Get out those telescopes and binoculars, skywatchers! The most spectacular full moon of 2021 is fast approaching. It will be appearing in the night sky on May 26 and, thanks to a lunar eclipse, it won't be just a "supermoon", but it will be a "blood moon" as well.

CNN reports this supermoon will be the closest moon to the earth this year. The folks at NASA further explain that a blood moon occurs during a total lunar eclipse, when the Earth is positioned directly between the moon and the sun, hiding the moon from sunlight. It's named for its red glow.

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NASA issued this statement:

When this happens, the only light that reaches the moon's surface is from the edges of the Earth's atmosphere. The air molecules from Earth's atmosphere scatter out most of the blue light. The remaining light reflects onto the moon's surface with a red glow, making the moon appear red in the night sky.

Next week's supermoon will be the first total lunar eclipse since January 2019. And even though it will take the moon a shade over three hours to pass through the Earth's shadow, the lunar eclipse itself will last approximately 15 minutes.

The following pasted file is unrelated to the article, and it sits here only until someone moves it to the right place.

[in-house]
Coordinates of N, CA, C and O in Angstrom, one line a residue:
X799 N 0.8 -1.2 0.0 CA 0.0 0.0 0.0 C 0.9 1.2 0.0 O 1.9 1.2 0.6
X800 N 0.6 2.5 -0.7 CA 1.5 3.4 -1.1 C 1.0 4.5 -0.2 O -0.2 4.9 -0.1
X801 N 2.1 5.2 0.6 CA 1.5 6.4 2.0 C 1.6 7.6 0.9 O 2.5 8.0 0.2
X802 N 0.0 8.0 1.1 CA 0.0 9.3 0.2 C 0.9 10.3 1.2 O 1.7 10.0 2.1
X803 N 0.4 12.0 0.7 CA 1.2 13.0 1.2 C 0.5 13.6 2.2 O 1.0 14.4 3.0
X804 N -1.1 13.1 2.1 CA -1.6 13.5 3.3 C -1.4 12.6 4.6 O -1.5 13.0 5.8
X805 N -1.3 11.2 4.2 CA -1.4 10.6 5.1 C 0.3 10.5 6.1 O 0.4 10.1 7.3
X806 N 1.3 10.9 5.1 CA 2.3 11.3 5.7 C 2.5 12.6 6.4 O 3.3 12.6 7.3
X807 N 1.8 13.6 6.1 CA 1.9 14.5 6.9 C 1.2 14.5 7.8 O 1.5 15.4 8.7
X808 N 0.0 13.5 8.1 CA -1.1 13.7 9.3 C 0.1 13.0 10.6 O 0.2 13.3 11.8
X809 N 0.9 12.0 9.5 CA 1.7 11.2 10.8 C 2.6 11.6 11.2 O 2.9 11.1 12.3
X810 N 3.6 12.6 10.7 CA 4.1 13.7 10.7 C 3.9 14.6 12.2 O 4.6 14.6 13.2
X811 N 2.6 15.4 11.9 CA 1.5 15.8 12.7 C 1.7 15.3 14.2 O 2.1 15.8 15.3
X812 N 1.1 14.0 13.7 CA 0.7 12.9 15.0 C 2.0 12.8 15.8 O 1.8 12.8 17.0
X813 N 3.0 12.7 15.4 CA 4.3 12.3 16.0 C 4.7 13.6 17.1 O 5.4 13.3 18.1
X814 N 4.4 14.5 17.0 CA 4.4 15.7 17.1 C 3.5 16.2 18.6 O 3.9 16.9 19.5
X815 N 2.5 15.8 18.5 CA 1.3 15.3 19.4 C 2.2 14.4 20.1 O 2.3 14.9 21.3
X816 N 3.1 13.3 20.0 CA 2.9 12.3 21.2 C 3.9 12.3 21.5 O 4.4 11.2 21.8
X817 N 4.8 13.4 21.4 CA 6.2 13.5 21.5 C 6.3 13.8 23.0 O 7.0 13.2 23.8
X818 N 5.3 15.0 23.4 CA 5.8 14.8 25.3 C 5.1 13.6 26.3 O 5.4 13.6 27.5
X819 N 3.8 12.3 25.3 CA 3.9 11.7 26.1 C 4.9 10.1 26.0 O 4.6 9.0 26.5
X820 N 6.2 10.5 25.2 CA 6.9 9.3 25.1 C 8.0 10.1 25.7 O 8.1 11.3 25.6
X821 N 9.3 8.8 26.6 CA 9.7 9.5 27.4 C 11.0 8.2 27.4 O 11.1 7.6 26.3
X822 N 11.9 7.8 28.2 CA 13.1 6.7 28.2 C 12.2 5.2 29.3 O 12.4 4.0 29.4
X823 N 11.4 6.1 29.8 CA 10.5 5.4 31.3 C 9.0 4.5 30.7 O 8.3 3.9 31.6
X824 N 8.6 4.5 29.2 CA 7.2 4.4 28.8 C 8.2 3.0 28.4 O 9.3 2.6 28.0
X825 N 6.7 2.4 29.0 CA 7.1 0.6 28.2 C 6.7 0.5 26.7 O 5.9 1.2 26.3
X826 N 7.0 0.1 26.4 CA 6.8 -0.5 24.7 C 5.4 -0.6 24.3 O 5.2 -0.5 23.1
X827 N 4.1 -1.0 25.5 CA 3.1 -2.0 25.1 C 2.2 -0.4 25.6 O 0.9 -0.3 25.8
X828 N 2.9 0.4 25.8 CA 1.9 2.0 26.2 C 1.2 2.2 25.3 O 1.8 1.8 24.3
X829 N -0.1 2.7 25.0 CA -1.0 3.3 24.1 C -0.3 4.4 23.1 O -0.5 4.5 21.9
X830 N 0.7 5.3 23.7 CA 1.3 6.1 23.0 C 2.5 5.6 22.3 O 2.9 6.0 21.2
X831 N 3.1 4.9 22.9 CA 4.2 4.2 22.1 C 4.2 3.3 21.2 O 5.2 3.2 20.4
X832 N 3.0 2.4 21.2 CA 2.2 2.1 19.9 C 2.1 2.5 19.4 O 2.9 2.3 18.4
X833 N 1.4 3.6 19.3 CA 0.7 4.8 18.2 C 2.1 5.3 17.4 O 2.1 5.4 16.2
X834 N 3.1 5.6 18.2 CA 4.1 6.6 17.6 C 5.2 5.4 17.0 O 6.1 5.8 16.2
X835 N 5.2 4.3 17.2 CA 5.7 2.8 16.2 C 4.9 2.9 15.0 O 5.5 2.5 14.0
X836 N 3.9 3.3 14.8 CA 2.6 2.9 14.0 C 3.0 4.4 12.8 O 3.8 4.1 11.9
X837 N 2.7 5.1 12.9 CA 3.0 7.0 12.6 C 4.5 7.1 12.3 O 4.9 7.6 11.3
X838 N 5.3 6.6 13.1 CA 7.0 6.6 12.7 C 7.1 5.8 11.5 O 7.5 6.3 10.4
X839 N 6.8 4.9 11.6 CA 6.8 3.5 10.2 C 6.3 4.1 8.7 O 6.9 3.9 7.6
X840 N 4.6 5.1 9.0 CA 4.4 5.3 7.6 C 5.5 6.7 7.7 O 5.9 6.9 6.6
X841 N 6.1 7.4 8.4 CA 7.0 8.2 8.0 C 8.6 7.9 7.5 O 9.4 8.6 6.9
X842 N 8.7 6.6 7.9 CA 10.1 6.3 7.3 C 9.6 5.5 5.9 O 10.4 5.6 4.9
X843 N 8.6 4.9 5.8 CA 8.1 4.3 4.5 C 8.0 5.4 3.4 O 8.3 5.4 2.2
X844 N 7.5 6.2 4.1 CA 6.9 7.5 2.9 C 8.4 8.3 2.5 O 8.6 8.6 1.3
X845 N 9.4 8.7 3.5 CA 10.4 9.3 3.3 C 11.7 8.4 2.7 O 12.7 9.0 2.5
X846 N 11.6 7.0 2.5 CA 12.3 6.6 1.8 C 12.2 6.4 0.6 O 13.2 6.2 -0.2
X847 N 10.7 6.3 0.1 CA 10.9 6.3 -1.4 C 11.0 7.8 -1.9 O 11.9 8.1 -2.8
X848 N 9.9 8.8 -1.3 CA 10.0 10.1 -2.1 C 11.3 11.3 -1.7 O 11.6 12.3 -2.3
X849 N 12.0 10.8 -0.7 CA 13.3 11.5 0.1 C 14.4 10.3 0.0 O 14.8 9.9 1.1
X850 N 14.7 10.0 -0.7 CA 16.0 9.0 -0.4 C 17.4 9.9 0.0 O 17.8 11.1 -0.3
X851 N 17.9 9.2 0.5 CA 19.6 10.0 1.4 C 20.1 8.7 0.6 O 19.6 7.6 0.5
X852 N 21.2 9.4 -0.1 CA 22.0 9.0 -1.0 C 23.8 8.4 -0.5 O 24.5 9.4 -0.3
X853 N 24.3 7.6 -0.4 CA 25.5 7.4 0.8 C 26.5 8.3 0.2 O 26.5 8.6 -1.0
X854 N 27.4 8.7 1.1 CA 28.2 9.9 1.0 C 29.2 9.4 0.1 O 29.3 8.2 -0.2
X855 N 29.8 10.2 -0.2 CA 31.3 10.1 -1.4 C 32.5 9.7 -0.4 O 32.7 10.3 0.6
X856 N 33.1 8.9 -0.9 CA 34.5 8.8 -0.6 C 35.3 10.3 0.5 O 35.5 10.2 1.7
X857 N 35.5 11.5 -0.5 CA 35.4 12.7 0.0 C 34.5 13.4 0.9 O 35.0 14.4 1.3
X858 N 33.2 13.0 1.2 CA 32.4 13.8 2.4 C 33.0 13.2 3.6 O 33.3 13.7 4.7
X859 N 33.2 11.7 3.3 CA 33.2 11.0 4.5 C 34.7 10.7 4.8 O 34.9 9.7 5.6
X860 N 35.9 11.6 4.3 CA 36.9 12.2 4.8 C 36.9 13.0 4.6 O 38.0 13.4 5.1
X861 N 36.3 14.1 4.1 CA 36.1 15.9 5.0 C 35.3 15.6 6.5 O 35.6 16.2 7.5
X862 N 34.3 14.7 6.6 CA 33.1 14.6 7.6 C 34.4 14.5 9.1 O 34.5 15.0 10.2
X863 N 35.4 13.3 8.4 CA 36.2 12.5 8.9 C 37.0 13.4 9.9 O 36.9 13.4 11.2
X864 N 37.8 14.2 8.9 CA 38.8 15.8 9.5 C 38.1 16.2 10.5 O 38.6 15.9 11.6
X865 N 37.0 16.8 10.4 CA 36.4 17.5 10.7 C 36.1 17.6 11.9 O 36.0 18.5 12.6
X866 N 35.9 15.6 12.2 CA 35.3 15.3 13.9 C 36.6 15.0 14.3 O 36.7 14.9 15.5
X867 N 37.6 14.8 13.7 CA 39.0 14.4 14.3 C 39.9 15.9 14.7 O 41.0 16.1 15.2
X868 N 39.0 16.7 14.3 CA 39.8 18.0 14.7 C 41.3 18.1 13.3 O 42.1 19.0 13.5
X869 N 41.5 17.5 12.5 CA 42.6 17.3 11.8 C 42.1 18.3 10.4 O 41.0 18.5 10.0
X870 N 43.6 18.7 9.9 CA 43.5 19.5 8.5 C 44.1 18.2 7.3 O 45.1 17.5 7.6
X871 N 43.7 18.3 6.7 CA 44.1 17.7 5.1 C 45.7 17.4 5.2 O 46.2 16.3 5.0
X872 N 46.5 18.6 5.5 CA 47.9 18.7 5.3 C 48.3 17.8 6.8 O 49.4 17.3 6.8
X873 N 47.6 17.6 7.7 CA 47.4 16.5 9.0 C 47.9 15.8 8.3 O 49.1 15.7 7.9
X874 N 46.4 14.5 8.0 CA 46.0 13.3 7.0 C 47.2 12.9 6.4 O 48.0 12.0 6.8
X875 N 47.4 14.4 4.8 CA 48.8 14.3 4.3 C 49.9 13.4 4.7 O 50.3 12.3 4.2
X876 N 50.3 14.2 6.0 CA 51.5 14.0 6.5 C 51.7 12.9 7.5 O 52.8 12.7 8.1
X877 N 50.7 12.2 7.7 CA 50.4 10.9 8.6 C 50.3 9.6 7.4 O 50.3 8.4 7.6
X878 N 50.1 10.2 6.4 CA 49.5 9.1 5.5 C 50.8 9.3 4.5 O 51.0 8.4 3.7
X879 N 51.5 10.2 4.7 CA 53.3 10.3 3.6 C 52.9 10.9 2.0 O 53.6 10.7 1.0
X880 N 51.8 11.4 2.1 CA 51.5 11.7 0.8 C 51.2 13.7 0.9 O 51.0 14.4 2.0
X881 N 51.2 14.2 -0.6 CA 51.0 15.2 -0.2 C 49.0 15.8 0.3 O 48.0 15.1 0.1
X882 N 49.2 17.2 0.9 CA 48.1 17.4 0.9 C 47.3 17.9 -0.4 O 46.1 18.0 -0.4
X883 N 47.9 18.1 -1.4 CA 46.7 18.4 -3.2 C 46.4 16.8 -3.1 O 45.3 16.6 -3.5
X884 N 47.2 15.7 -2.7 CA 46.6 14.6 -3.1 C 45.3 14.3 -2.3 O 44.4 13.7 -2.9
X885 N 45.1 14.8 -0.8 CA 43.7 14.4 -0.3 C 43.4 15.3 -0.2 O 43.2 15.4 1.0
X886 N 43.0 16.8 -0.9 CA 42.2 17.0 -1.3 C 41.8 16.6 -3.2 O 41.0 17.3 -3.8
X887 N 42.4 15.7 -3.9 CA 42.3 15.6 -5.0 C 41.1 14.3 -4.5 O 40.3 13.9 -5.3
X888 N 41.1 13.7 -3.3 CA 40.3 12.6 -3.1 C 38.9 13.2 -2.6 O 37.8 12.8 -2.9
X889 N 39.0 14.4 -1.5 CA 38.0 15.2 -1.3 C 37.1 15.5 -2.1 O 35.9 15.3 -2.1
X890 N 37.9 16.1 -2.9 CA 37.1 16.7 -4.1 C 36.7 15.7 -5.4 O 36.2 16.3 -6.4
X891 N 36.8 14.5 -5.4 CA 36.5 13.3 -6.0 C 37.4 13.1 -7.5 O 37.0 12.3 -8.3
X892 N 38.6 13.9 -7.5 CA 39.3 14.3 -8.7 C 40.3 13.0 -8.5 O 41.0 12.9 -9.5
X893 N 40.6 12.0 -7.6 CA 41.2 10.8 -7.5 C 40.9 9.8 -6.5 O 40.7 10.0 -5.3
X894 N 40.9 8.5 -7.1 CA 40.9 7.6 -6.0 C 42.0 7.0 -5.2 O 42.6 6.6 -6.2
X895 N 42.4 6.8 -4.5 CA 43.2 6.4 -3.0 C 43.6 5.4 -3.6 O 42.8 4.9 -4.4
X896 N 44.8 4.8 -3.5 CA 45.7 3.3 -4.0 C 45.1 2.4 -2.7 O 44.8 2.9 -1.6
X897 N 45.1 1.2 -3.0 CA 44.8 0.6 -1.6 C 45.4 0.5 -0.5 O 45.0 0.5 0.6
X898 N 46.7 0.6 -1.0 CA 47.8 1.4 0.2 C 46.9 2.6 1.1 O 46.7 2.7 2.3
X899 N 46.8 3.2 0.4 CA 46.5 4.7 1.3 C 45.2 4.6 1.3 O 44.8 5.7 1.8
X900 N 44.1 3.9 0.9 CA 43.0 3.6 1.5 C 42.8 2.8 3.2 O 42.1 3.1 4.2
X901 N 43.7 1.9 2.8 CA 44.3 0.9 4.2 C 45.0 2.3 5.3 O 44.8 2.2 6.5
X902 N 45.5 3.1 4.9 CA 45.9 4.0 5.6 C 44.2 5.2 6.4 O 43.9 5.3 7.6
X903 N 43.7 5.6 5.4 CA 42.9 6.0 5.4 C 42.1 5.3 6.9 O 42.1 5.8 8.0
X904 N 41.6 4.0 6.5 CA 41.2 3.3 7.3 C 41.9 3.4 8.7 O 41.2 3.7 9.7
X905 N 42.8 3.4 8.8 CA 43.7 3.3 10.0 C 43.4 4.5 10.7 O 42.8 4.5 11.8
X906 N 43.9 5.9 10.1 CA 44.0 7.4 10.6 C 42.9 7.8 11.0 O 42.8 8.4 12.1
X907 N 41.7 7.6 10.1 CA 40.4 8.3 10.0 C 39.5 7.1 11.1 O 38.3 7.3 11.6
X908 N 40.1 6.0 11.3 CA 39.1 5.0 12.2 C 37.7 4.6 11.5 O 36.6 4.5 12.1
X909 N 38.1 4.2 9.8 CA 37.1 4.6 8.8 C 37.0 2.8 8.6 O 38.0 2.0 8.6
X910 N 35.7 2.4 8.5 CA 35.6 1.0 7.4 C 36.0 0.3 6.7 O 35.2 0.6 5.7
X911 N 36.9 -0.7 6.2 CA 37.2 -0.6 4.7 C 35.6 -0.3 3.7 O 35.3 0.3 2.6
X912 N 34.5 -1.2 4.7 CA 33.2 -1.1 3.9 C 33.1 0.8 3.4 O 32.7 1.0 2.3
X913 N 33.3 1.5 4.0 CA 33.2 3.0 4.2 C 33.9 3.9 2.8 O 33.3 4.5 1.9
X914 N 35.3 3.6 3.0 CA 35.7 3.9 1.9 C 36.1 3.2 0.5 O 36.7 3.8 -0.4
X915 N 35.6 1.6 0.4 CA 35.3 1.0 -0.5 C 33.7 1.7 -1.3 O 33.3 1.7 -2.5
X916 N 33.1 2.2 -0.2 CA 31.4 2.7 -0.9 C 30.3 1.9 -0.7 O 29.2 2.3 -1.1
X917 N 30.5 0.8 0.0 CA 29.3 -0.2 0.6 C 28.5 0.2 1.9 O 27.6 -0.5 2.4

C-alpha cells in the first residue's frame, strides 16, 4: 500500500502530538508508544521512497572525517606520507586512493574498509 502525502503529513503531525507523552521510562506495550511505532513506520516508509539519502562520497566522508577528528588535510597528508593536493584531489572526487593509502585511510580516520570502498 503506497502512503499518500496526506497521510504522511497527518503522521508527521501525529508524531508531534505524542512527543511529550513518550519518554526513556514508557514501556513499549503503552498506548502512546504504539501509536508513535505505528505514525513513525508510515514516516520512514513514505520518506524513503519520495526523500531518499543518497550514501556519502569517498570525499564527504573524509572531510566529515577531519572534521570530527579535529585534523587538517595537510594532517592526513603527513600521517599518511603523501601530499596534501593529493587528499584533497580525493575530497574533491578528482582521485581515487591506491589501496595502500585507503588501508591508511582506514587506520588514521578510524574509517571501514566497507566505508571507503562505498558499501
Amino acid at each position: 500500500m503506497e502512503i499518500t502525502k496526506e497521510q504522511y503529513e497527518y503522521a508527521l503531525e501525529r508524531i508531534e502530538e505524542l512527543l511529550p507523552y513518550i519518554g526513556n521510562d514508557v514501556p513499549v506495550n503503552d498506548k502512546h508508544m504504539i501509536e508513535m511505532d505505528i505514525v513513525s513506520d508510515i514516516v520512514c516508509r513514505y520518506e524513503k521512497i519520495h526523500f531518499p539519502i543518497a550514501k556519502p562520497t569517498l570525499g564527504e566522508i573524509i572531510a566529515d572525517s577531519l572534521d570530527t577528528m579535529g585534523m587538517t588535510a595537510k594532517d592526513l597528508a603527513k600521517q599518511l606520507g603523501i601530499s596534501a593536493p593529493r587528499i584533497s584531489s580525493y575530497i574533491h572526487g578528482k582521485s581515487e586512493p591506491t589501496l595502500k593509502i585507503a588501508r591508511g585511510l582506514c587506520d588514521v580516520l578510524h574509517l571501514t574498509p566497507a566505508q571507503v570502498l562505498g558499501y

By the way, May's supermoon is known as the "Flower Moon". It's appropriately named for the abundance of flowers associated with spring in the Northern Hemisphere.

NASA says that the cosmic phenomenon will be at least partly visible anywhere on the night side of the planet. Under clear weather conditions, skywatchers around the world will be able to enjoy the show. And although solar eclipses should not be viewed with the naked eye, lunar eclipses are completely safe to look at.

If you're not located in the best spot to view the eclipse, no worries. Check out the Virtual Telescope Project website. They will have a live feed of the event starting at 6 a.m. ET on May 26.

To get a lot more info, including other things to see in the sky this year, check out CNN's website here.

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